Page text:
Today is the birthday of Pop-street art darling Keith Haring. The artist, who mastered the rare combination of super happy and super cool, would turn 54 if he were still with us today.
Haring, who was born to a cartoonist father in Pennsylvania, grew up inspired by the smile-inducing imagery of Walt Disney and Dr. Seuss. At 19 years old he moved to New York, and, inspired by the graffiti scene, began decorating the city's subways and club scenes with his signature imagery. Haring's work, like a lit-up game of tribal Tetris, focuses on the power inherent in simple lines, colors and shapes. Soft stick figures of dogs, flying saucers and crawling babies have an intense energy to them, making it impossible for those who see them to keep a smile off their faces.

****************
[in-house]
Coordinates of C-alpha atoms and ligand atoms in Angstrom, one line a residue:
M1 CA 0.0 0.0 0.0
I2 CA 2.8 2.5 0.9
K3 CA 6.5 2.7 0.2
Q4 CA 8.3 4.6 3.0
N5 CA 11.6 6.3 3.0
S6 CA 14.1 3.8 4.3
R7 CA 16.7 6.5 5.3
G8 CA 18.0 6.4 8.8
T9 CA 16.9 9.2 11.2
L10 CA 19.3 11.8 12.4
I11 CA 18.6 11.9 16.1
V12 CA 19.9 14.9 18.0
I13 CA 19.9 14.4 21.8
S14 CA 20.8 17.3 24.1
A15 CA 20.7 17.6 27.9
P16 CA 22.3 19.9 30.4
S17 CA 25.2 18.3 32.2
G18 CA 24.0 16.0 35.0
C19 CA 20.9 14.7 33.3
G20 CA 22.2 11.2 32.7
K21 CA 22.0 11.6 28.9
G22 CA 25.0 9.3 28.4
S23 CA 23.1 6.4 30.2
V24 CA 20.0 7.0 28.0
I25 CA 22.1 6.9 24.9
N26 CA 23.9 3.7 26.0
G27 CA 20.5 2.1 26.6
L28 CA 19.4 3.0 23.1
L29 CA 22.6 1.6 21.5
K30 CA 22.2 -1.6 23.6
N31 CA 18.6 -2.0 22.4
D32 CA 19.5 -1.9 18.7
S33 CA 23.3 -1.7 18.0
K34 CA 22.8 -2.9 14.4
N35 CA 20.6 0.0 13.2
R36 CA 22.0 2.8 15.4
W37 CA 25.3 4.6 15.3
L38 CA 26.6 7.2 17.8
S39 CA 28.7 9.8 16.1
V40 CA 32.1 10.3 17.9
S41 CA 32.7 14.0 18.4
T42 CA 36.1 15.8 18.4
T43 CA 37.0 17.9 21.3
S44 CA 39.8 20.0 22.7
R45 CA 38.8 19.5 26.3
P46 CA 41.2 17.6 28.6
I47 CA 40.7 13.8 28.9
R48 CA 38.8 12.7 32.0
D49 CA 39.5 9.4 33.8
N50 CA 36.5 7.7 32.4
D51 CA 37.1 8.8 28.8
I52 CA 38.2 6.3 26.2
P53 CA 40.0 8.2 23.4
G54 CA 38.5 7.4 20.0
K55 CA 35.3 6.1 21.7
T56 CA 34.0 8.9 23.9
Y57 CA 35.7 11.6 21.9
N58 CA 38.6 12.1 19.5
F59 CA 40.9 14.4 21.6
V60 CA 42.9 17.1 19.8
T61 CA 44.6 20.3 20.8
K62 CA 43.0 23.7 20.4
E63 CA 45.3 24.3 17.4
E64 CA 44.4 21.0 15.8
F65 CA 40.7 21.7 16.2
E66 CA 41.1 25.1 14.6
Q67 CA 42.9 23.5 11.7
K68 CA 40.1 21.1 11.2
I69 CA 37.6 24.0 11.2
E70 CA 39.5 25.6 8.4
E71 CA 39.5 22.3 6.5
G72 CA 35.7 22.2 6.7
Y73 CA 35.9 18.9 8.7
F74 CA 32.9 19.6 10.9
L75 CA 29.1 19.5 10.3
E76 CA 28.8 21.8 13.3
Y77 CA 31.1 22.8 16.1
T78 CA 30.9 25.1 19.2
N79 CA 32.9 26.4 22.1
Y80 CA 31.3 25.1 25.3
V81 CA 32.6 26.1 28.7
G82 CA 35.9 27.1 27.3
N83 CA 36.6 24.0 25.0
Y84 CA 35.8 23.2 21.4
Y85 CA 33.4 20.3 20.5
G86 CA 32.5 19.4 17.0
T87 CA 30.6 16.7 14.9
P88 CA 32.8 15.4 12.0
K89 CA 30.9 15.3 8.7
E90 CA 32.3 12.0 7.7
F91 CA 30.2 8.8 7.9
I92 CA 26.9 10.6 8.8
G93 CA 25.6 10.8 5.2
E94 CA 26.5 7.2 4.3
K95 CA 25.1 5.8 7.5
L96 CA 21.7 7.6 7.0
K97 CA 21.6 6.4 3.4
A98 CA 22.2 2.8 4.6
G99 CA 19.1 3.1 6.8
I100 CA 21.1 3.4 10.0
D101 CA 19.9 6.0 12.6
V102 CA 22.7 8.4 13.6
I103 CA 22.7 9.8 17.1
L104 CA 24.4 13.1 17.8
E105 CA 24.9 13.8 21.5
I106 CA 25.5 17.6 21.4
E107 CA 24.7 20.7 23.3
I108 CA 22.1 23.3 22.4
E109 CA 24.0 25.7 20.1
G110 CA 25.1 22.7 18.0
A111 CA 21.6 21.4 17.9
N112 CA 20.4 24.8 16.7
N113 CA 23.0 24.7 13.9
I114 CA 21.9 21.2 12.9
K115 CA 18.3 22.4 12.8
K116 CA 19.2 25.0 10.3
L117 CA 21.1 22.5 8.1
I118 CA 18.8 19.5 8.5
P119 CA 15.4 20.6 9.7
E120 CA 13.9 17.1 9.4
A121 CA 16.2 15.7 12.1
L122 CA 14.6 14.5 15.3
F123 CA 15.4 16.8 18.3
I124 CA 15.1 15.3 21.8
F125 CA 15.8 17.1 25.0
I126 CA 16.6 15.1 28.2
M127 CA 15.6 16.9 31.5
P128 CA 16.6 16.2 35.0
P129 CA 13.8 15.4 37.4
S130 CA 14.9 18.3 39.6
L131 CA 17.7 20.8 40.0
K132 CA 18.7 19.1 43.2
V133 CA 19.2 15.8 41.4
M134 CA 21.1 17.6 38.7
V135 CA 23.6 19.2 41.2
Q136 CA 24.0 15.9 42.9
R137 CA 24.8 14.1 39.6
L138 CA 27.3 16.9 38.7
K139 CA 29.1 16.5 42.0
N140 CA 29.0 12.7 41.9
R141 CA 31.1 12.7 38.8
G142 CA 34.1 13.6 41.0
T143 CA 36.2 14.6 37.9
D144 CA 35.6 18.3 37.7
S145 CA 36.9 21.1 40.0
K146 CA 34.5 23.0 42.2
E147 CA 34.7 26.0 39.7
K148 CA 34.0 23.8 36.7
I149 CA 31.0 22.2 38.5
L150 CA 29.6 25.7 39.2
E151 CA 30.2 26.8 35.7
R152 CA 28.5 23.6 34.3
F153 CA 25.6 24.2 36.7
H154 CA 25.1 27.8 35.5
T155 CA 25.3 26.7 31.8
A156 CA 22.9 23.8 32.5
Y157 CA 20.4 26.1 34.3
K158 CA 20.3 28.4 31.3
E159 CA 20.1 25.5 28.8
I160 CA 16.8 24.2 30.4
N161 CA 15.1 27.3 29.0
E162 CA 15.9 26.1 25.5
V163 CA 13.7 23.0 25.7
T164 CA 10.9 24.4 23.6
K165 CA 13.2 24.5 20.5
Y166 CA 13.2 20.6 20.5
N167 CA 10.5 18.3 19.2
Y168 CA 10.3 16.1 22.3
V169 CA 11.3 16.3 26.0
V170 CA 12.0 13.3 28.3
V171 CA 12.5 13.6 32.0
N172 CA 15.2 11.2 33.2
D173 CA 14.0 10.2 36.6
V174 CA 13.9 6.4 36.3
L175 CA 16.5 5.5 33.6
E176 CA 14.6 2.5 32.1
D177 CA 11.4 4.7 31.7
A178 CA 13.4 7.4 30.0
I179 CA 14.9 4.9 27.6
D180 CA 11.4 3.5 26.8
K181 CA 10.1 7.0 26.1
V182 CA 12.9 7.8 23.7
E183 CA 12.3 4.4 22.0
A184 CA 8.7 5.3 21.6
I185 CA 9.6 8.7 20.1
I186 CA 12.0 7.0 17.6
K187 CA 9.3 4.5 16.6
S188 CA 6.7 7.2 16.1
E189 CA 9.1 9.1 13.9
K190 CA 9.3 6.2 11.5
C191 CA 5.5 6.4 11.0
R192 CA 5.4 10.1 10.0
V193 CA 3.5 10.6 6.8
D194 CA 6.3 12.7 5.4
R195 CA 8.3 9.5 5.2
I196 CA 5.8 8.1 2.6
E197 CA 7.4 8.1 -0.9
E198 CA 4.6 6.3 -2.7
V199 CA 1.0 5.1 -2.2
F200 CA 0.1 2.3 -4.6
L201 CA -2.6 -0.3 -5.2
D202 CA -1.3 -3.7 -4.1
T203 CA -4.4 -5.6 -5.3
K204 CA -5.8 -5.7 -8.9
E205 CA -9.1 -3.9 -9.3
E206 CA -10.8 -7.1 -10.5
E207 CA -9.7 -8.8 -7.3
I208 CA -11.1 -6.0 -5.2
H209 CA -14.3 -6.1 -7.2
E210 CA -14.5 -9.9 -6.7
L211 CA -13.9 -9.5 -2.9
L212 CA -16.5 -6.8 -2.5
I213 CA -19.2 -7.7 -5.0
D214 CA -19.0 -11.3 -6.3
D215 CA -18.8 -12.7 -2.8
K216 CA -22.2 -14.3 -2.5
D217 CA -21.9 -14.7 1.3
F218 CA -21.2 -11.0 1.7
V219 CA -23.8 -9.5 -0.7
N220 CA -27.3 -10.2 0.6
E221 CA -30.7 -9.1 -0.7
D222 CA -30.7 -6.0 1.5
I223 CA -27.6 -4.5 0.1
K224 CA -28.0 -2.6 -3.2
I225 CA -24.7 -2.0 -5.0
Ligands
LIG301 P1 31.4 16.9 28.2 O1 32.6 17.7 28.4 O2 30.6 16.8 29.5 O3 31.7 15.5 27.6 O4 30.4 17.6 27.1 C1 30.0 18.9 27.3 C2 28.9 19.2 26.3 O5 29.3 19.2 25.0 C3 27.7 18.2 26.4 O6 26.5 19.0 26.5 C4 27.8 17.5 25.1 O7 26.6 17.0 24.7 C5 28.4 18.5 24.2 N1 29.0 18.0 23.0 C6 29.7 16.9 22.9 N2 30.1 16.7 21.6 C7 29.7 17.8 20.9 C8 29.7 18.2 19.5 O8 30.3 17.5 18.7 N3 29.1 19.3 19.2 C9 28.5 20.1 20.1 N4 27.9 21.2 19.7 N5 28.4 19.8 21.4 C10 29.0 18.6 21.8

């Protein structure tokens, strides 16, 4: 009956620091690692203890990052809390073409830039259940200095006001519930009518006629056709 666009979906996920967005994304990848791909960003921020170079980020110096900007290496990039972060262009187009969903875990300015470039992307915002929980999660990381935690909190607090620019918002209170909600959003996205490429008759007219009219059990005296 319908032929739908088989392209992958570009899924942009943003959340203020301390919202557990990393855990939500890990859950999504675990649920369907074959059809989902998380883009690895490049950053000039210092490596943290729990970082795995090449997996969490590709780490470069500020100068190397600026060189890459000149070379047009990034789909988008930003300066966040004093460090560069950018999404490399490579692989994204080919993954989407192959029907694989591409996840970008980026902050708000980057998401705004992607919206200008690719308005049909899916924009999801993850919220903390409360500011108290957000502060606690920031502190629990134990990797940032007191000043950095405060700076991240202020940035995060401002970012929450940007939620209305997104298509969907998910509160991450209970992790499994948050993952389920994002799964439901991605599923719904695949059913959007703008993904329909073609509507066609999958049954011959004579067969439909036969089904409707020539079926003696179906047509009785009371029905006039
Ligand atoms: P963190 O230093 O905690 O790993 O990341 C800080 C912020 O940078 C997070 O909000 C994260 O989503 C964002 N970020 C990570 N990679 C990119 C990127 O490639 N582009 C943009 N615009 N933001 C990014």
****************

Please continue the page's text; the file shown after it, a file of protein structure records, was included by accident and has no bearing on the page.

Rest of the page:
Although he was condemned by some critics for being too accessible, Haring's generous images for everyone were both easy to see and easy to appreciate. Haring once commented: "The public needs art -- and it is the responsibility of a 'self-proclaimed artist' to realize that the public needs art, and not to make bourgeois art for a few and ignore the masses." His works were were public artworks in every sense.
With connections including Andy Warhol, Grace Jones, Jean-Michel Basquiat and Madonna, Haring quickly embodied the energy of urban 1980's New York. Although he passed away at only 31 years old, his short art career was overflowing with public artworks, museum and gallery shows, music collaborations, advertisements and a social life everyone envied. And yet his devotion to public service and activism showed the complexity behind his art and life. For example, after Haring was diagnosed with AIDS, he provided funding and imagery to AIDS organizations and children’s programs.
One of his emblematic images is the "radiant baby," a soft, bright crawling form from which light bursts forth in every direction. Given the joy Haring spread throughout his short life, we are starting to think this may be a self portrait.
Check out this slideshow of Haring's exhibition at the Brooklyn Museum.